During May 2019, an 11-day expedition by European scientists from Belgium and Britain was undertaken to explore three sites of potential geological and archaeological interest in the southern North Sea.
Although the survey was heavily impacted by poor weather, confirmation of the occurrence of a well-preserved Early Holocene land surface was made near Brown Bank where several large samples of peat and ancient wood were recovered. This evidence strongly suggests that a prehistoric woodland once stood in this area.
Survey also targeted a large river system identified through the work of the Lost Frontiers Project. Survey was focused on a zone where the river entered an ancient sea, and was suspected to be a location where evidence of human activity was more likely to be preserved. The survey recorded not only remains of peat but also nodules of flint which may originate from submarine chalk outcrops near the ancient river and coast. These findings are supported by the results of vibrocores acquired in the area for the Europe’s Lost Frontiers project.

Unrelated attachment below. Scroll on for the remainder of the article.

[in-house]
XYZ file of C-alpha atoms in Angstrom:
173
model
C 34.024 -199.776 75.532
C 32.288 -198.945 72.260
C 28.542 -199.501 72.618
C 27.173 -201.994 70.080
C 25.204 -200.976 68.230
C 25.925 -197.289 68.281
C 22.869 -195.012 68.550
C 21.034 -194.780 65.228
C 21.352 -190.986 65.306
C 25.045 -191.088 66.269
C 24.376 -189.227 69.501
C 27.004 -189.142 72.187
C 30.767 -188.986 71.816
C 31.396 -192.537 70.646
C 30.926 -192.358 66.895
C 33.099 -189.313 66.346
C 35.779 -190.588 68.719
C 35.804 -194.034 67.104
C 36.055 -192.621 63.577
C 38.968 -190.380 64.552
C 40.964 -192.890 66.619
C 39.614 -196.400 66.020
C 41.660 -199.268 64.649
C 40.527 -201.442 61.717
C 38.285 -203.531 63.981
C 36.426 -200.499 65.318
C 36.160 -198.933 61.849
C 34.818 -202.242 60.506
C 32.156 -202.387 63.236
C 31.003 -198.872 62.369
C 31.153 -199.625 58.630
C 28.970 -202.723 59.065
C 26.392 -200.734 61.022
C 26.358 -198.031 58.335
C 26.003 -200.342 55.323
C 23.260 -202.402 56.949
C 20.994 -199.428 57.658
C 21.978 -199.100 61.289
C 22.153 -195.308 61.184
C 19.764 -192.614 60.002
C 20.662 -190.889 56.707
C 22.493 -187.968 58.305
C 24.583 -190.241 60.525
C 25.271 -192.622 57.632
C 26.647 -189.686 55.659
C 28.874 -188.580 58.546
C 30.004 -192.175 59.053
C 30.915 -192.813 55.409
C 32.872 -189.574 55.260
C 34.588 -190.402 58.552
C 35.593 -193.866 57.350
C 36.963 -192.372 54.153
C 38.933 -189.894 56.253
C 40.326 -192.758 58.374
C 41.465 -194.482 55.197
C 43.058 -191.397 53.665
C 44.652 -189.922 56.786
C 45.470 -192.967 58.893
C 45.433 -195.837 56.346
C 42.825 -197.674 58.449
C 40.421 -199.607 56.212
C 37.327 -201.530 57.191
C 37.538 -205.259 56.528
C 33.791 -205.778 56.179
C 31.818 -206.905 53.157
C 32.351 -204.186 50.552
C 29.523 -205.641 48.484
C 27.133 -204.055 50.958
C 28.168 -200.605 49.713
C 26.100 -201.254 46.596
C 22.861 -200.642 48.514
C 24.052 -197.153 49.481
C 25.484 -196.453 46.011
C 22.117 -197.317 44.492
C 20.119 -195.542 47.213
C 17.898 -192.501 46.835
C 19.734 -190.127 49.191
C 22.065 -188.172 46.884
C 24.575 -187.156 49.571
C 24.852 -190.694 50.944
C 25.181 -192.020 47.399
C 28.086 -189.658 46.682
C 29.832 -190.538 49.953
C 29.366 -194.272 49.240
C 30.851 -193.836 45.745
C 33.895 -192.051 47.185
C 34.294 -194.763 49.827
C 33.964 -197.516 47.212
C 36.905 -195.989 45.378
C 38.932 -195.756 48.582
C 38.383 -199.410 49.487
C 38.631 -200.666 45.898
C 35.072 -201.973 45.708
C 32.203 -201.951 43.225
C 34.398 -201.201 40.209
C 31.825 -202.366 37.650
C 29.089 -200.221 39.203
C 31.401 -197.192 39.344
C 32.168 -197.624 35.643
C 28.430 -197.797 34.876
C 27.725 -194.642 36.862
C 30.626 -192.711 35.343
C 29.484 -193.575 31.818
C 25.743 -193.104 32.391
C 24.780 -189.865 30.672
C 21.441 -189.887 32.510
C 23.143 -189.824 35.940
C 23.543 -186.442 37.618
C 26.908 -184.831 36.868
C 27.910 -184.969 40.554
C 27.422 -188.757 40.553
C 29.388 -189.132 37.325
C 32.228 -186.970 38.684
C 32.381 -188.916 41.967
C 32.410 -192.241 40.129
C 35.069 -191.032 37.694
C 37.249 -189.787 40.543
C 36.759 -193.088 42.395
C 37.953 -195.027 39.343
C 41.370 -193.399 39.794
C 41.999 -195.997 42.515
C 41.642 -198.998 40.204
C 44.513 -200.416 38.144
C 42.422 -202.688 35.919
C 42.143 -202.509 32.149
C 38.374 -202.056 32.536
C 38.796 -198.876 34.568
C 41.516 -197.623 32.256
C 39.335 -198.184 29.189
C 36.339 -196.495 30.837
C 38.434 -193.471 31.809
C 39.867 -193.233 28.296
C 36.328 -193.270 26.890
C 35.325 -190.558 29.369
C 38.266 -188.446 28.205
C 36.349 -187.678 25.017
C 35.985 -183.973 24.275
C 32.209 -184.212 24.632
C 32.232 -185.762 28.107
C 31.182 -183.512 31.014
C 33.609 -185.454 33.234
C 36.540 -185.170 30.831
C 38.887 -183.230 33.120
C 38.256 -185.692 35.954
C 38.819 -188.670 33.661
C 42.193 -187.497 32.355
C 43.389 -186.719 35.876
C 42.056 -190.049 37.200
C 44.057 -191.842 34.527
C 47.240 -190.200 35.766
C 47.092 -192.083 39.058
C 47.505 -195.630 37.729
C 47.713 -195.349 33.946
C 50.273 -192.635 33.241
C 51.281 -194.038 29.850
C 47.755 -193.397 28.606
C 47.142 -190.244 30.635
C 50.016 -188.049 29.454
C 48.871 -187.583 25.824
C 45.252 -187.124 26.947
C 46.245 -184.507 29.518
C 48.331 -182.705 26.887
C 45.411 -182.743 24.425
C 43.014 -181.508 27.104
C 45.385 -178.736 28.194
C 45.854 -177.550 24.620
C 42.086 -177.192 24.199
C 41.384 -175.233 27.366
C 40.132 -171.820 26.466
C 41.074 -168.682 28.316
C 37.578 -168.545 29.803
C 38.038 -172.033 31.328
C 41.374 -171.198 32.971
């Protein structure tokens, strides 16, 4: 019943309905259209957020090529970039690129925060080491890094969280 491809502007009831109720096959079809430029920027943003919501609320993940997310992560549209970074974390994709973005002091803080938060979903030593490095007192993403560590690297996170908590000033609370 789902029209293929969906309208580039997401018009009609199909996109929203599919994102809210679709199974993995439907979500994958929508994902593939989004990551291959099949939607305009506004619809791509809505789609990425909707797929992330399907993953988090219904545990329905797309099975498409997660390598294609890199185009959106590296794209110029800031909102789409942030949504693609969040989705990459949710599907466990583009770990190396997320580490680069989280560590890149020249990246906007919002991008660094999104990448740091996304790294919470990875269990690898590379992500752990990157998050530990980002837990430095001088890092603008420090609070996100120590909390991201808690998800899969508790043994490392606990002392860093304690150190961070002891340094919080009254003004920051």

Further study has now revealed the first archaeological artefacts from the Southern River survey area. One was a small piece of flint that was possibly the waste product of stone tool making. The second was a larger piece, broken from the edge of a stone hammer, an artefact used to make a variety of other flint tools. As well as being evidence for flint tool production the hammer fragment derived from a large battered flint nodule would once have been part of a personal tool kit. Research is still ongoing into this artefact and its context within the landscape.
A 3D model of the hammerstone fragment may be seen at https://sketchfab.com/3d-models/north-sea-sr2-777d1c425b5d46df9721a63a915f0c02/
In the relatively short period of time available for survey and sampling around the Southern River and the Brown Bank, the project methodology has clearly demonstrated its value. Marine geophysics has been used to map the topography of these lost lands and identify areas where prehistoric sediments may exist. Where these are accessible and are within areas of the landscape that are likely to be attractive for human occupation or use, sediments can be extracted for careful examination and with a higher expectation of making finds than was previously possible.
Work will now proceed to refine our knowledge of the larger context of these finds and to plan further expeditions to explore these hidden prehistoric landscapes.
More at – https://lostfrontiers.teamapp.com/newsletters/648863